My photo above, which is a simple art gallery selfie type shot, carries within it the possibility of a critique of both Malaysian and Singaporean institutional attitudes – 1. Why has the Malaysian institution of record not bothered to collect this important work of national self-reflection and, in not doing so, missed the opportunity to interrogate and explore its meanings? May 13, 1969 is a work that should stand proudly in the National Gallery in Malaysia. 2. While National Gallery of Singapore is entitled to collect any work it finds interesting and should be commended for recognizing and preserving this important work, I can’t help but ask – what happens to the reading of May 13, 1969, when this this racially and politically provocative work is presented to the gaze of global others, outside of its meaningful context, far from its original function of affording self-reflection?
May 13, 1969 was remade in 2006, the original having been destroyed by the artist in a performative act.
The Koboi Project exhibition and performance titled Dari Pusat Tasek will open at the Percha Art Space in Lumut on 25th Dec 2019. There will be an impromptu street performance, carried out as part of this exhibition, based on the malay myth of the ‘navel of the seas’ or the pusat tasik pauh janggi. The combined downward spiral of the Pusat Tasek and the upward thrust of the enormous Pokok Pauh Janggi combine to create an axis of the world, one that analogous with the Tiang Seri of the traditional Malay House. In the Malay Ontology or cosmos – 1. Dunia is inhabited by Man, animals, plants, objects, spirits; 2. Pusat Tasik Pauh Janggi is inhabited by Nagas, Jins, Garudas; 3. Padang Jauh dan Puncak Gunung is inhabited by Giants, jins; 4. Pulau Buah is inhabited by Ancestral spirits; 5. Kayangan is inhabited by Dewa, Perman; 6. Dasar Laut is inhabited by Raja Lebis.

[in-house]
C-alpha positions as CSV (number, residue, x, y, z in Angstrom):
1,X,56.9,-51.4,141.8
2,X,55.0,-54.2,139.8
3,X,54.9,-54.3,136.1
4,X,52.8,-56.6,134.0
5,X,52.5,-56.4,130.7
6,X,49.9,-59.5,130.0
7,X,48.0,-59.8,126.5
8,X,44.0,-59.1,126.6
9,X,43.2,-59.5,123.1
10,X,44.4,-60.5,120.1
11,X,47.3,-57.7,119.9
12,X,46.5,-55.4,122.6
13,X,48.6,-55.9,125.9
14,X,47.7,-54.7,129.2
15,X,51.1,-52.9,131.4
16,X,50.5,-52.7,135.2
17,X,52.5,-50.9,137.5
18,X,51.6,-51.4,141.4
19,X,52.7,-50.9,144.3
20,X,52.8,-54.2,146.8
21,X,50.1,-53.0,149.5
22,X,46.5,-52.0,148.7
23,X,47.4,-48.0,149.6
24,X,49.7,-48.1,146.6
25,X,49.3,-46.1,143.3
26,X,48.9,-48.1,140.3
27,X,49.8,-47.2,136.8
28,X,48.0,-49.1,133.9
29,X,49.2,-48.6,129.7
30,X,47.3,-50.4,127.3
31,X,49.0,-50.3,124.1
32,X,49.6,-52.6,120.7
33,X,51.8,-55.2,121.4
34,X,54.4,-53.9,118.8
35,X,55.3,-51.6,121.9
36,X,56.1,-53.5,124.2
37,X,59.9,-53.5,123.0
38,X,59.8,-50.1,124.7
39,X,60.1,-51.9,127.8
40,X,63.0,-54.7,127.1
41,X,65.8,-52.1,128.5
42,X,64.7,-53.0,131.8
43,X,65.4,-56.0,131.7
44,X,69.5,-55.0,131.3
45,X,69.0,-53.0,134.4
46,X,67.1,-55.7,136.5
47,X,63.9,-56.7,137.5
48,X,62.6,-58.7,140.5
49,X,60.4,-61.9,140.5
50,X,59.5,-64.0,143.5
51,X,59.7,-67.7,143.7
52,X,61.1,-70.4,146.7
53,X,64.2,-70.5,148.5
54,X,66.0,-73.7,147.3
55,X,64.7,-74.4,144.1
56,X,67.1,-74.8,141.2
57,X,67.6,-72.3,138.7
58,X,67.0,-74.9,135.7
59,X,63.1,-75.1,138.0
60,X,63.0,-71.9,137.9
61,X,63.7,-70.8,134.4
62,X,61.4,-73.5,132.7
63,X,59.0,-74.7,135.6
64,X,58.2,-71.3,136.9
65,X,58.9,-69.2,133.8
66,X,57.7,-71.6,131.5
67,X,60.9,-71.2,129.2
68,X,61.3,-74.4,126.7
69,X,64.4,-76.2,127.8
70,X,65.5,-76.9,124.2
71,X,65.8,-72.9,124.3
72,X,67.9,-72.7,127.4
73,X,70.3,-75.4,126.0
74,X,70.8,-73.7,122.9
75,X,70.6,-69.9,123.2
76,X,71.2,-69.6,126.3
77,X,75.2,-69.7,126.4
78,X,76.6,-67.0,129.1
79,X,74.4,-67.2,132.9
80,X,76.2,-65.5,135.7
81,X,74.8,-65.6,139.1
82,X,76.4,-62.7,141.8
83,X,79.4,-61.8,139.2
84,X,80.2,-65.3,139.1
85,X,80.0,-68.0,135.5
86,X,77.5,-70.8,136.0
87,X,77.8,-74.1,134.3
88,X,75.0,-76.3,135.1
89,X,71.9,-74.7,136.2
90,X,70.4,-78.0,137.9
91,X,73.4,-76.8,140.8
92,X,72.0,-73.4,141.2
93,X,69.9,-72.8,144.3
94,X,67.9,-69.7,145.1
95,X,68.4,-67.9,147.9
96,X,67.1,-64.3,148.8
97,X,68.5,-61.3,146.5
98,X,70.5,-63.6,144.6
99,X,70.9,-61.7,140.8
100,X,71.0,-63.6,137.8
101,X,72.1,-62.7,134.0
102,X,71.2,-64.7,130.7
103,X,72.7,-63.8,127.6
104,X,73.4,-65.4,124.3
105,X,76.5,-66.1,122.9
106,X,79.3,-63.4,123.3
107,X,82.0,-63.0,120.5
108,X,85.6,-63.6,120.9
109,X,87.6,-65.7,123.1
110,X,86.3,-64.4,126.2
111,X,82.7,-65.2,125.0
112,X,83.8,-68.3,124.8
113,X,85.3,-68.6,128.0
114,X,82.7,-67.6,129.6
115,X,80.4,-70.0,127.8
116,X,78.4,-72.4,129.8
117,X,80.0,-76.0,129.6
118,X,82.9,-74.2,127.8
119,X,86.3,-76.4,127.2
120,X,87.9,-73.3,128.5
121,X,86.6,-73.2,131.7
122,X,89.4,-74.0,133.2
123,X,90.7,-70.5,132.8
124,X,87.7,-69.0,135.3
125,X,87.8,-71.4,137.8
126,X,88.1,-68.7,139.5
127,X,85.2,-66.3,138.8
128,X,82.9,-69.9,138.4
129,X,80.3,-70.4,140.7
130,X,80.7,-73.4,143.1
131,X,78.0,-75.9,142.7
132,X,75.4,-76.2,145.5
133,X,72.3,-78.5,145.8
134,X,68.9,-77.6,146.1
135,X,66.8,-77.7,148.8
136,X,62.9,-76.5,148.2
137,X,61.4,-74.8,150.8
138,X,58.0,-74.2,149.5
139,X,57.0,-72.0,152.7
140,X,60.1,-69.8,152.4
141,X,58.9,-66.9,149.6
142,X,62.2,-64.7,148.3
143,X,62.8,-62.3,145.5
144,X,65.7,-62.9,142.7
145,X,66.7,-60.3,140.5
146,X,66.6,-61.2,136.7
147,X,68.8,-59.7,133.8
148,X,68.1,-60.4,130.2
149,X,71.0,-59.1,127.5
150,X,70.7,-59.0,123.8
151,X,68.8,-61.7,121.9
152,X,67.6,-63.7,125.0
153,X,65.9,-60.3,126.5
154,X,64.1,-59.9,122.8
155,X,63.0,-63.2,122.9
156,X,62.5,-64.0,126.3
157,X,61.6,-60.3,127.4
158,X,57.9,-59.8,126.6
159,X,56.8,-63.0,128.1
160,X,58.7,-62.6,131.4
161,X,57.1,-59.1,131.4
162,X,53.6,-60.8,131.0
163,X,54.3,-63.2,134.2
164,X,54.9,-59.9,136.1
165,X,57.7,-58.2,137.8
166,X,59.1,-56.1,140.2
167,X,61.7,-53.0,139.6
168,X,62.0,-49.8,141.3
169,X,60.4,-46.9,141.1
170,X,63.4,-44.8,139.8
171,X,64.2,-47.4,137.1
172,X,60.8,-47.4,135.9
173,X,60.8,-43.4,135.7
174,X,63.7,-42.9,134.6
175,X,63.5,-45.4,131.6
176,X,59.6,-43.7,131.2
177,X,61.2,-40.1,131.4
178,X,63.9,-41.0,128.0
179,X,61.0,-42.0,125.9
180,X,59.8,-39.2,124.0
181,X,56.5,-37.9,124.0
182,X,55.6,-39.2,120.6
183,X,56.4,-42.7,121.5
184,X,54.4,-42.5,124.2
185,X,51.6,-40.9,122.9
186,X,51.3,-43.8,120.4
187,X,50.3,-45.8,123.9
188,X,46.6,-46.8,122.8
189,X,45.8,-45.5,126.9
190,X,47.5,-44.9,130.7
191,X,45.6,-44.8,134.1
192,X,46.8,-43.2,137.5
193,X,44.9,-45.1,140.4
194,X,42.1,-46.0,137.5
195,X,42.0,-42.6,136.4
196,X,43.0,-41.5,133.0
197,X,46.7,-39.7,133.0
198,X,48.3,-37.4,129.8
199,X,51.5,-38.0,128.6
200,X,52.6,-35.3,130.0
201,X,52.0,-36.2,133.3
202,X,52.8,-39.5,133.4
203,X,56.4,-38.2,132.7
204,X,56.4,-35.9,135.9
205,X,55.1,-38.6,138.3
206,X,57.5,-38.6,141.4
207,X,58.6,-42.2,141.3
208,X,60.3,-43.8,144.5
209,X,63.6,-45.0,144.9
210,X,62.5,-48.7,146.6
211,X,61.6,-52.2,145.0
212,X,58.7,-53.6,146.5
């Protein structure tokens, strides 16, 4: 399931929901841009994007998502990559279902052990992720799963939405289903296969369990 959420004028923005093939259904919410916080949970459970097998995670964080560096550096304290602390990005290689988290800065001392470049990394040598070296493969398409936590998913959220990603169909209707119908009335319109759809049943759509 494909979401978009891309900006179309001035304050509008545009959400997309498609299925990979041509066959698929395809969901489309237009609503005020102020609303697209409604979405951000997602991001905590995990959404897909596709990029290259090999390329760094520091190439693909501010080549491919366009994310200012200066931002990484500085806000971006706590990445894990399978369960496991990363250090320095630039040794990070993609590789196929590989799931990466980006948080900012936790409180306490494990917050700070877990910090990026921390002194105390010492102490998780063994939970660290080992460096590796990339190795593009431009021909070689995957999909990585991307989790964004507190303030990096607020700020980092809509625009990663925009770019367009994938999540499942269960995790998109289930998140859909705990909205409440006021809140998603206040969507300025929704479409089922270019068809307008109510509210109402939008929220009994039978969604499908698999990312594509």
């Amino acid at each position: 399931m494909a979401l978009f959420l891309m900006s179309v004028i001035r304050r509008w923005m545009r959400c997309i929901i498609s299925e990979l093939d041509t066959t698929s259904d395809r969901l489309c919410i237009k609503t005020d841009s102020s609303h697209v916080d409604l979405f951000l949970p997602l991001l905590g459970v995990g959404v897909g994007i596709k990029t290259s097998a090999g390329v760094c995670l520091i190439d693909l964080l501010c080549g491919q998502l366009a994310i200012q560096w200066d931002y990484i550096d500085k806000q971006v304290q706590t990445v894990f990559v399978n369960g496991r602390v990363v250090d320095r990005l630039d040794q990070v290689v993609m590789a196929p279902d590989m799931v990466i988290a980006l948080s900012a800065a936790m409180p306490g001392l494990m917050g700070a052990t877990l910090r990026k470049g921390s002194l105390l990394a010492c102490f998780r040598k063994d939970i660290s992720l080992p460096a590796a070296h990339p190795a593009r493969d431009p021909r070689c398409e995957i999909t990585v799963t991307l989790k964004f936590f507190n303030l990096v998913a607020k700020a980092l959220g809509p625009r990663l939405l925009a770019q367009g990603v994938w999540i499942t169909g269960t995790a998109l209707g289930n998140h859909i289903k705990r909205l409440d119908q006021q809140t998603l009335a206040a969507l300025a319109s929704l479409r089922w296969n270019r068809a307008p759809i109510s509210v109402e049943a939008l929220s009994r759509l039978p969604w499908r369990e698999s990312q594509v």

The Pusat Tasik Pauh Janggi appears to exemplify more general Southeast Asian structural and relational principles in which – 1. The Navel of the Seas drains the waters of the world; 2. A submarine tree or world pillar at the navel links the human realm to both the underworld and the skyworld; 3. There are mythic creatures dwelling at the navel of the seas at the base of the tree or pillar; 4. The ebb and flow of tides are due to the movements of the creature blocking the drain at the navel; 5; The ocean currents are due to water flowing in and out of the drain at the navel; 6. Earthquakes are caused by creature at navel of the sea shaking the world pillar; 7. There are relationship between these flows to the movement of the Sun and Moon and events like eclipses; 8. Rising sea levels and flooding are associated with the navel of the sea.